There’s a singular telling aspect of how fans of pop music are willing to receive Justin Timberlake that goes the farthest in explaining why America remains obsessed with him: no matter how closely the man positions himself to the absurd, we are willing to forgive him the fact that our collective chains are being pulled for the sake of perpetuating his fame.
And trust me, on JT’s new album, The 20/20 Experience, absurdity is just a hair’s width away at all times. If we’re meant to laugh at the now five-time host of Saturday Night Live when he dresses up like a giant block of tofu, why aren’t we also meant to laugh when he croons ridiculous lines like “I want to find the alien in you,” as he does on the 20/20 slow-grinder “Spaceship Coupe?” Whether you actually take the line as a serious come-on or a playful non-sequitur, your final reaction is the same: “Ah, that’s just Justin being Justin again.” His appeal exists in dualities (multitudes, really) and it’s now impossible to shake one aspect of his celebrity free of the others. We love this guy when he makes shitty movies. We love him when he makes good ones. And we love this guy even when, after a six-year musical hiatus, the first tune we hear from him is a tad underwhelming.
To wit: the tao of Justin Timberlake is revealed in how “Suit & Tie” was received. Played initially through a set of tinny laptop speakers and even later through decent iPod headphones, it’s a totally “Meh”-inducing experience. But find yourself in a club, or even a dimly lit room with ten of your best friends and a glass of whatever in your hand, and it’s hard to imagine wanting to dance to anything else. Our biggest pop stars are enjoyed collectively because they’re designed to please on a grand scale. And if that’s the only prerequisite for measuring the amount of enjoyment found in The 20/20 Experience, then the album can’t be viewed as anything but a resounding success, absurdity and all.
Which isn’t to say Timberlake took the path of least resistance on this record. There are no Calvin Harris four-on-the floor workouts here. Nothing meant to simply tantalize club and wedding reception goers for the next three months before dissipating into the broadband ether. For 20/20 Justin unearthed one Timothy Mosley’s business card, a producer whose ten year run beginning in 1996 influenced popular R&B on the same scale as Babyface in the late-‘80s to mid-‘90s. Though his output has waned in the last six years, Timbaland’s beats are still built to last and his statement of relevance on 20/20 is emphatic.
“Suit & Tie” splashes a two-step rhythm and old-fashioned horn section with a dripping Southern rap crawl, mid-song. Album opener “Pusher Love Girl” reinterprets blue-eyed soul for the electronic age, especially in the track’s final three minutes where Justin’s vocals are chopped-up, digitized and set to a funky electro march. And “Don’t Hold The Wall” and “Tunnel Vision” contain familiar Timbaland elements: vaguely Middle Eastern melodies, offbeat flourishes like cricket sounds and babies cooing, and thick, double-time rhythms created by both drum machine and human beatbox. The joy in Timbaland’s music is in the discovery and on these tracks he leaves plenty to think about even after multiple spins. In fact it’s the producer who gets the last word much of the time, as more than half of the songs extend into lengthy postludes after the bulk of Justin’s vocal work is done.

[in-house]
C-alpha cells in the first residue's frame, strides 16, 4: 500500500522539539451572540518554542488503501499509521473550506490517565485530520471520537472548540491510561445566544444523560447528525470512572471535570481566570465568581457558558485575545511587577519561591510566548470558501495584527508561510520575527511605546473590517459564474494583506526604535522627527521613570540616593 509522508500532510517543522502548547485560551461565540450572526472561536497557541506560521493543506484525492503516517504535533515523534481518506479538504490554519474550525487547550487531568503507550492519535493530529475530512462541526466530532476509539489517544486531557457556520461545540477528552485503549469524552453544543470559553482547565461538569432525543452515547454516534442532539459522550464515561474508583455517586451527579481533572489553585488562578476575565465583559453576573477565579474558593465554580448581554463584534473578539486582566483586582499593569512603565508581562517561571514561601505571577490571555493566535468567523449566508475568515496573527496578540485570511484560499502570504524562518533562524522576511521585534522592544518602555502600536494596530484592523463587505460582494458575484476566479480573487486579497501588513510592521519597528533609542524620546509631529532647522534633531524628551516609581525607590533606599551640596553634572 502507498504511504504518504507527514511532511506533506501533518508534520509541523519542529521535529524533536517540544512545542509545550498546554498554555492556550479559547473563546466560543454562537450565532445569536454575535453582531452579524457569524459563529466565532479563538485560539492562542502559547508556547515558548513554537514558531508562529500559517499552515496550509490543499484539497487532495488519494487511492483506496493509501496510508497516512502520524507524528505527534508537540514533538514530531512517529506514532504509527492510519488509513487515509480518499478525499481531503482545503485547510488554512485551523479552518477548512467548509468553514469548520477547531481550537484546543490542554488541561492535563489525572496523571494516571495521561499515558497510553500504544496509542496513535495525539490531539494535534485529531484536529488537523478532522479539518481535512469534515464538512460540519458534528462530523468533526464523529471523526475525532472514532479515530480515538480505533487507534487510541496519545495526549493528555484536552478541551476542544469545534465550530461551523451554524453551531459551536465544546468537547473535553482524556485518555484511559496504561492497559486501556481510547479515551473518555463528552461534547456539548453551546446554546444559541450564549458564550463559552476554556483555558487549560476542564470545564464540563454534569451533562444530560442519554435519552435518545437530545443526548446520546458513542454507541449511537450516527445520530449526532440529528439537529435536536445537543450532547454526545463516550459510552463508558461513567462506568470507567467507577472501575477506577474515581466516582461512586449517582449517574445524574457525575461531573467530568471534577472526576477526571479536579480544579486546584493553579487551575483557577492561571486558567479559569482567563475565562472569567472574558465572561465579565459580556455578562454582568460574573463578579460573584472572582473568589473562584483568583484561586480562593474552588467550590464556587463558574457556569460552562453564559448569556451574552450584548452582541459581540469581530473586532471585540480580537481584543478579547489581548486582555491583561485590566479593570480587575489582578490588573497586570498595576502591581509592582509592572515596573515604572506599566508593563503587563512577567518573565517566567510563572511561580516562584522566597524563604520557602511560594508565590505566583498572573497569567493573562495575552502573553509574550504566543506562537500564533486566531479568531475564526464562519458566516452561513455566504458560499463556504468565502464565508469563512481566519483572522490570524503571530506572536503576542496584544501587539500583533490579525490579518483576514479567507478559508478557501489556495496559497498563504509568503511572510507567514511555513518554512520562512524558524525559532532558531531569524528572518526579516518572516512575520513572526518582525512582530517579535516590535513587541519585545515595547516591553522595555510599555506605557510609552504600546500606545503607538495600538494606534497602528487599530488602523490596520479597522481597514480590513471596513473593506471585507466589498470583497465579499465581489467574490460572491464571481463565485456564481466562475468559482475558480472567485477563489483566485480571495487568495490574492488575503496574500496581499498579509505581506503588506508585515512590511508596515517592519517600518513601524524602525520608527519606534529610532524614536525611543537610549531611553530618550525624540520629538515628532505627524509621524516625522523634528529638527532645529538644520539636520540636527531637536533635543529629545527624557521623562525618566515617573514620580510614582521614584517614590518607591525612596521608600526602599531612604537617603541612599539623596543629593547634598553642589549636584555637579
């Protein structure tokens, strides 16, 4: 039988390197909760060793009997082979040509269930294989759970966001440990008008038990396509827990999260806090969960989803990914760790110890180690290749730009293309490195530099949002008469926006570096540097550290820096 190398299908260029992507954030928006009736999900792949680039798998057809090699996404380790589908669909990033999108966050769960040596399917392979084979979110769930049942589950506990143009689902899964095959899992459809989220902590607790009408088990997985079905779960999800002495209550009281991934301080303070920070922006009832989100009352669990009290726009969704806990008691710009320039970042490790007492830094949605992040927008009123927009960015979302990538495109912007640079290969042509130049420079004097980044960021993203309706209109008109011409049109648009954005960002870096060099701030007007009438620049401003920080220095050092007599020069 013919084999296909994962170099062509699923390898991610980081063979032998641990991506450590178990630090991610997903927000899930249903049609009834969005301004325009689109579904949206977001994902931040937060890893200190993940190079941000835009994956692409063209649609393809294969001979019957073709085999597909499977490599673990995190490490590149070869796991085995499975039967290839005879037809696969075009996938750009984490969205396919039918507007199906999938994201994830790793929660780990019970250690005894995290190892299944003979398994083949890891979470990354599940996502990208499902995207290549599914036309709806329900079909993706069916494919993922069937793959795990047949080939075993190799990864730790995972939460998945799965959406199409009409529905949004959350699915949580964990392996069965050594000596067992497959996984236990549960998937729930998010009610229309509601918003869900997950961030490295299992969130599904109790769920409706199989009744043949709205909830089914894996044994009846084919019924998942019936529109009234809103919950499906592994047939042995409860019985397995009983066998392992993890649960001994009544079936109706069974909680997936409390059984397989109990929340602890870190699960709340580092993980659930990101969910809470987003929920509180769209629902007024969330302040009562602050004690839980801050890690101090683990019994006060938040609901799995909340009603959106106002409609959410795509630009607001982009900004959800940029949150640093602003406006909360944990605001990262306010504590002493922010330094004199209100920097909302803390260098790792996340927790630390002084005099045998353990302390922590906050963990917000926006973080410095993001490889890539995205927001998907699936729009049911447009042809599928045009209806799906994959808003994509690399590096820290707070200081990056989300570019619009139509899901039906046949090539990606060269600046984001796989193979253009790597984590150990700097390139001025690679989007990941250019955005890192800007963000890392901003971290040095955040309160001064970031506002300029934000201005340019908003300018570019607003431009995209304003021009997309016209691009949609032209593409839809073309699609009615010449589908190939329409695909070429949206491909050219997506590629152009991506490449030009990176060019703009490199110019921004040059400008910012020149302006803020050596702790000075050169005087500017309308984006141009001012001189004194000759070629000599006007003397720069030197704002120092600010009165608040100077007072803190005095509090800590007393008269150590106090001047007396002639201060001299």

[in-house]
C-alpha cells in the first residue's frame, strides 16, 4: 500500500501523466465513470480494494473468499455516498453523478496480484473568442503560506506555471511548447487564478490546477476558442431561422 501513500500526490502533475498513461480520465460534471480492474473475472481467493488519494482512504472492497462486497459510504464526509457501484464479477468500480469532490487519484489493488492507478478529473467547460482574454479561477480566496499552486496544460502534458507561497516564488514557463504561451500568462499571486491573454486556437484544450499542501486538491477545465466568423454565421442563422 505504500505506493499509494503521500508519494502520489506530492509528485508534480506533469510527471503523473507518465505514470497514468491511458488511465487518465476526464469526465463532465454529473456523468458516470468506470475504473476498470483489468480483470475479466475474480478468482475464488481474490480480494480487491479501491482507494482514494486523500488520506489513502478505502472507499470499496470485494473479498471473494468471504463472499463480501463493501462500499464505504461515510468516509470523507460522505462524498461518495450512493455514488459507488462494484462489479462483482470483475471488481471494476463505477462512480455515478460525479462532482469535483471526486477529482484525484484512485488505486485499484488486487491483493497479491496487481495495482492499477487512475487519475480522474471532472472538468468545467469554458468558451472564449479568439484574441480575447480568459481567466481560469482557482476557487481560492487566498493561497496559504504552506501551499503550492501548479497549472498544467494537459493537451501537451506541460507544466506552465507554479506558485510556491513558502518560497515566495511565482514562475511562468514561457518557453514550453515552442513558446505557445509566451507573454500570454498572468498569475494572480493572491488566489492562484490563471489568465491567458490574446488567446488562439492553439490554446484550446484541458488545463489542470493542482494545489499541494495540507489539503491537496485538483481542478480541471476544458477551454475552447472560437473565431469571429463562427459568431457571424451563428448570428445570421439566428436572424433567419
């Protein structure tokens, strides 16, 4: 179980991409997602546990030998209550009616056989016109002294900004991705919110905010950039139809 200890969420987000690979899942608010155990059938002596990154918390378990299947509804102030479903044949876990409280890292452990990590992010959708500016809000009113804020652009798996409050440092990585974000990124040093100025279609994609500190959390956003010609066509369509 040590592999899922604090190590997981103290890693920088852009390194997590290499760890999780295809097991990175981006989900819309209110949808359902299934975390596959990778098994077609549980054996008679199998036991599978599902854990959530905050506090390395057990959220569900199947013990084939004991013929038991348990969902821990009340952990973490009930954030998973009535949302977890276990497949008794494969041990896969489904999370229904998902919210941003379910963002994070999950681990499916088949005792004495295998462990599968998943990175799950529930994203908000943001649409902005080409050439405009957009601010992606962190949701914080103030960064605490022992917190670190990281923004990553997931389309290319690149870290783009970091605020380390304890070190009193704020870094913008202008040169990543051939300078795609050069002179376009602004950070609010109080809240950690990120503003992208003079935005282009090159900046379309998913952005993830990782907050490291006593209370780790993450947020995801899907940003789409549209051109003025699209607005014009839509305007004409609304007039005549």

20/20 is only ten tracks long but it has the running time of a 17-song album if you were to break it down into standard chunks of consumable pop. Again, this is JT doing what he wants to do, convention be damned. The format works for the most part, though “Strawberry Bubblegum”’s eight-minute running time only succeeds in reminding us that the song’s eponymous candy confection is a metaphor for a woman’s privates. Indeed, the songwriting on 20/20 leaves much to be desired. Justin’s cheesy space-lover routine on “Spaceship Coupe” threatens to overshadow Timbaland’s expert homage to Zapp and Parliament, and “Pusher Love Girl” falls back on the tired lover-as-addictive-substance motif. But we don’t really visit JT records to be knocked out by provocative songwriting. Frank Ocean might have a gutsier pen game–and Usher more moves and Miguel more sex appeal–but 20/20 is easier to fall into a groove with than any of the best contemporary pop/R&B albums out right now.
The degree to which we’re enamored with pop’s biggest stars is directly proportional to how vigorously we shake our heads when they do something absurd. Whether it’s Kanye dressing up as the Yeti in London, or Beyonce making pained, incontinent sex faces at the Superbowl, it’s not an empirical amount of love or disdain that confirms their worthiness, it’s the severity of our response in either direction.
If Ye is the emotional one, and Bey is the fabulous one, then Justin is the one who makes everything look the easiest. He’s that buddy of yours from freshman year who picked up skiing the first day on the mountain; the one who you never knew rapped, but once saw hop into a cypher and undress the local battle rap champion with 16 bars off top. Justin is that dude who conjured up 20/20 seemingly out of midair: Two months after being announced, it was streaming on iTunes and, oh, by the way, there’s a part two coming later this year. Justin is the one who built a power ballad for the 21st century (“Mirrors”), out of a juvenile simile, rudimentary chord progressions, and fart noises. Did you ever think a song would exist that might appeal equally to fans of Coldplay, Chicago, and Biz Markie? Well, Justin Timberlake just made one, and he’s daring you to tell him there’s anything else he can’t do.
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